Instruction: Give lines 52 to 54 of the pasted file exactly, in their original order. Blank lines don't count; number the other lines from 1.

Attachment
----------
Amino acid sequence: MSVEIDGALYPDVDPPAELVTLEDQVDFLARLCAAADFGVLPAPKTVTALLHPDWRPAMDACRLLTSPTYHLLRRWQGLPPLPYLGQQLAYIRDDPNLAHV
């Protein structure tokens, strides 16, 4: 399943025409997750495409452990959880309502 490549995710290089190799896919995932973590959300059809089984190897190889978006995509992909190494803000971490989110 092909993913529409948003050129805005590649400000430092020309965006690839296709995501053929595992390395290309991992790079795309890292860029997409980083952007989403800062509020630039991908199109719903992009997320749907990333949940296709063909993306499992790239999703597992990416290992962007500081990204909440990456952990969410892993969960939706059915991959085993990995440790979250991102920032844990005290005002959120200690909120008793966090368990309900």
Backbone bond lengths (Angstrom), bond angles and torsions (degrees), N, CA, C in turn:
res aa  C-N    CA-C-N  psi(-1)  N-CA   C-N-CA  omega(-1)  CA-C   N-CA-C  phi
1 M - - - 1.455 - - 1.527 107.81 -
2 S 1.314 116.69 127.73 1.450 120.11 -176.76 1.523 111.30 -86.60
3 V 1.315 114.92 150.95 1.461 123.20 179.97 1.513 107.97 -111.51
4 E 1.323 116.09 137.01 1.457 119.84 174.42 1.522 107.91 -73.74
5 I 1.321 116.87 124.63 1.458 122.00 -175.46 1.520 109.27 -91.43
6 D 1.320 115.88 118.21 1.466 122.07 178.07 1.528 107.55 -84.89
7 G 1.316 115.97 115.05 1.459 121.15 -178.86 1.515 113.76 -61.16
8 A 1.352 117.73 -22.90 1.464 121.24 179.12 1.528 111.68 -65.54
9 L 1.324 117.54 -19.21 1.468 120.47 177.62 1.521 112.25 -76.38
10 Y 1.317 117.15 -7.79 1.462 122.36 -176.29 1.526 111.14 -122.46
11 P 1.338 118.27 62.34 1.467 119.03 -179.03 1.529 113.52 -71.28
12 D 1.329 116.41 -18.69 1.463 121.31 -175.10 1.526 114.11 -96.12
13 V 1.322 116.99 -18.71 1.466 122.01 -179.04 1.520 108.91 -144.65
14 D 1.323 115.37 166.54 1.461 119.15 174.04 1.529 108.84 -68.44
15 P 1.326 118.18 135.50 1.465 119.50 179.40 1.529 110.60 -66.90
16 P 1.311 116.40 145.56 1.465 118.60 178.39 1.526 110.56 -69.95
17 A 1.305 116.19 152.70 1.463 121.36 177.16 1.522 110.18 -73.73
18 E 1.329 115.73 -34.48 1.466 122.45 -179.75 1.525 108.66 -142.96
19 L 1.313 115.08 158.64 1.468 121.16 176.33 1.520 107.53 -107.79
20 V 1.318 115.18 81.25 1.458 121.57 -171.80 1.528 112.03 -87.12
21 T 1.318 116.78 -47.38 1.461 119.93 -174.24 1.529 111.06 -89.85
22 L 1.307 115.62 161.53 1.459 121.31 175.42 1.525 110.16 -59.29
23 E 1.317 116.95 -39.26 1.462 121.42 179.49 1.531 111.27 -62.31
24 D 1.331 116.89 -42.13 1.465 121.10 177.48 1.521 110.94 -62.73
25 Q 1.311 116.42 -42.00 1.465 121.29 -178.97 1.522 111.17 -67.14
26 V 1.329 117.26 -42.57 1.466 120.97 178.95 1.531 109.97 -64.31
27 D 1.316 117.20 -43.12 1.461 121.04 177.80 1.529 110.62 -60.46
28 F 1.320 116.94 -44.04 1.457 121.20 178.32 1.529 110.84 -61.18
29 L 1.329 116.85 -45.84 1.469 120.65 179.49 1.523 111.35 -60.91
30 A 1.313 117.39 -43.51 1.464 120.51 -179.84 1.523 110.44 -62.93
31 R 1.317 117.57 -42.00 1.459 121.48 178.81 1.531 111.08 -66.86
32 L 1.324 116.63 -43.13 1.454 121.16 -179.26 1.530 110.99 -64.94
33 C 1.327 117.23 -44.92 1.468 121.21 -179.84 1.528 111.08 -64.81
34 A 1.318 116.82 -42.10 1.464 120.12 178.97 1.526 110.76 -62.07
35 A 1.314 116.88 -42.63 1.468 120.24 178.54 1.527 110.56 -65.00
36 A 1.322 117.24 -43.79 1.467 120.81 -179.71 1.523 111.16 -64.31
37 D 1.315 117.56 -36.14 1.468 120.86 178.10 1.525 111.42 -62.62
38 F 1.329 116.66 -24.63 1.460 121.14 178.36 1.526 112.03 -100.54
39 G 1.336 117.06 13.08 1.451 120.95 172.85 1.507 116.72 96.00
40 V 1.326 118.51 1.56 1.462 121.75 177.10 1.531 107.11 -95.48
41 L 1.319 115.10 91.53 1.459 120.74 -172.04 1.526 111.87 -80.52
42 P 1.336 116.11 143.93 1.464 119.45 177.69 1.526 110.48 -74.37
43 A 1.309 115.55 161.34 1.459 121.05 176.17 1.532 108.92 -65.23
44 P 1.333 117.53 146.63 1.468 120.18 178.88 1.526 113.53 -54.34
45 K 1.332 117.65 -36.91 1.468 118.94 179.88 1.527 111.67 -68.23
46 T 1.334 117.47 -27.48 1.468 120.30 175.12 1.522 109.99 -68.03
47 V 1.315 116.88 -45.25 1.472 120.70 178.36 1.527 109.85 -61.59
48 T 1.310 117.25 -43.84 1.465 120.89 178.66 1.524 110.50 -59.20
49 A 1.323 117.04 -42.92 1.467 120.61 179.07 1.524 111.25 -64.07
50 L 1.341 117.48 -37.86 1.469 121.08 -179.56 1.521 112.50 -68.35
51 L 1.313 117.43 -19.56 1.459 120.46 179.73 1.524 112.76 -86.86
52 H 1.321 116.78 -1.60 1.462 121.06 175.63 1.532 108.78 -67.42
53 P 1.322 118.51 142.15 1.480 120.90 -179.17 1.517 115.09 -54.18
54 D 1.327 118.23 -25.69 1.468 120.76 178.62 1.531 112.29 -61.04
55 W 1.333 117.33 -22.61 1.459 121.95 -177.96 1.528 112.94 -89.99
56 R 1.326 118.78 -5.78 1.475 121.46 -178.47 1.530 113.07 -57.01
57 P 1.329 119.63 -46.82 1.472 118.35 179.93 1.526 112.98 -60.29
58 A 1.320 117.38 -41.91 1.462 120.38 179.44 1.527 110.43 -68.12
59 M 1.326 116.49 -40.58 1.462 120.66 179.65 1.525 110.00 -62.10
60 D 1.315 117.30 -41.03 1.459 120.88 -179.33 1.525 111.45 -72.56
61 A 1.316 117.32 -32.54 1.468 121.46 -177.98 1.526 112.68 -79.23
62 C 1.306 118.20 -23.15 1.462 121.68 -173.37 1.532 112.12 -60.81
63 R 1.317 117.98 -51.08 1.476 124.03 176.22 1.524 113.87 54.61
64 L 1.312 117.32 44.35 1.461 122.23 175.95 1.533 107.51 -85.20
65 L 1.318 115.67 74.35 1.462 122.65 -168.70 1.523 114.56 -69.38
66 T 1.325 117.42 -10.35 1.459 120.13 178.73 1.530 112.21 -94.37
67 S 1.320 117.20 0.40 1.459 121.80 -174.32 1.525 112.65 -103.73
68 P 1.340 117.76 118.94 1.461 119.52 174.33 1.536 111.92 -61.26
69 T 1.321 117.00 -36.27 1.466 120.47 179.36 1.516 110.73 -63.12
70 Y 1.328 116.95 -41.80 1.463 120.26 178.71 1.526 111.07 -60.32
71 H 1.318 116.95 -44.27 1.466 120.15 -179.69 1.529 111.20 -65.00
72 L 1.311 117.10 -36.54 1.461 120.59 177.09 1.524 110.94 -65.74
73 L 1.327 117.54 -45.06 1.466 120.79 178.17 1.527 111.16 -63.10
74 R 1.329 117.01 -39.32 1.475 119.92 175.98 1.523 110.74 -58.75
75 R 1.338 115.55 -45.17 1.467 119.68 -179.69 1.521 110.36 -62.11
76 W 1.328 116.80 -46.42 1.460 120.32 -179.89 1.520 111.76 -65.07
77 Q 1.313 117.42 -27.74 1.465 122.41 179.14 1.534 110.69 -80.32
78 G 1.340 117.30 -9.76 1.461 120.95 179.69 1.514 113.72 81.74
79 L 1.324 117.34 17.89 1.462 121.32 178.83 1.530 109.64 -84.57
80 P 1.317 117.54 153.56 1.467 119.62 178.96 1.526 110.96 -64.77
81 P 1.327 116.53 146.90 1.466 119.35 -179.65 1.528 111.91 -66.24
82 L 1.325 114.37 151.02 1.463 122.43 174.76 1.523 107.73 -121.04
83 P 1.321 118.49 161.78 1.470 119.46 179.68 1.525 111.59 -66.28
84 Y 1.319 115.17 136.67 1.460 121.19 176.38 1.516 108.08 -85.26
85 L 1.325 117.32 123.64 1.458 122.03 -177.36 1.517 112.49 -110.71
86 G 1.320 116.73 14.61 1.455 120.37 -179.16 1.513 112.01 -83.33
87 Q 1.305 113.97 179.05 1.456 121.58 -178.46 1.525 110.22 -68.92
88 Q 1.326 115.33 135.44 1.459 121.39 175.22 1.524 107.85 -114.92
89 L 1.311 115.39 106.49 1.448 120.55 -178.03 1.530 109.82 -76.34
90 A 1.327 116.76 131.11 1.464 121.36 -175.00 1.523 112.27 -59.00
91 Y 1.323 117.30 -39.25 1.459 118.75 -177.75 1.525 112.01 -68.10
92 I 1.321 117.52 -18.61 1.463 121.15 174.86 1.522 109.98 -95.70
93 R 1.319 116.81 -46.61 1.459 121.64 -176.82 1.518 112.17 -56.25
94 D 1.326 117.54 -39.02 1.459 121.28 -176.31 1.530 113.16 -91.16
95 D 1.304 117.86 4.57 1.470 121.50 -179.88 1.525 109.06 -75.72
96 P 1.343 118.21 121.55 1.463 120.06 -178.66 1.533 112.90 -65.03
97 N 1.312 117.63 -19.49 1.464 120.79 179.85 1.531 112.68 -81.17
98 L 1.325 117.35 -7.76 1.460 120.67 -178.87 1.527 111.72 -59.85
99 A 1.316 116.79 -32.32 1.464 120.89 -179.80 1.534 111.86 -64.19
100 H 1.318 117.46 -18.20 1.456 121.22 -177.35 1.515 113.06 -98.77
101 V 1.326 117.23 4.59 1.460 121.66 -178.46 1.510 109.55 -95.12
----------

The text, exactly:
48 T 1.310 117.25 -43.84 1.465 120.89 178.66 1.524 110.50 -59.20
49 A 1.323 117.04 -42.92 1.467 120.61 179.07 1.524 111.25 -64.07
50 L 1.341 117.48 -37.86 1.469 121.08 -179.56 1.521 112.50 -68.35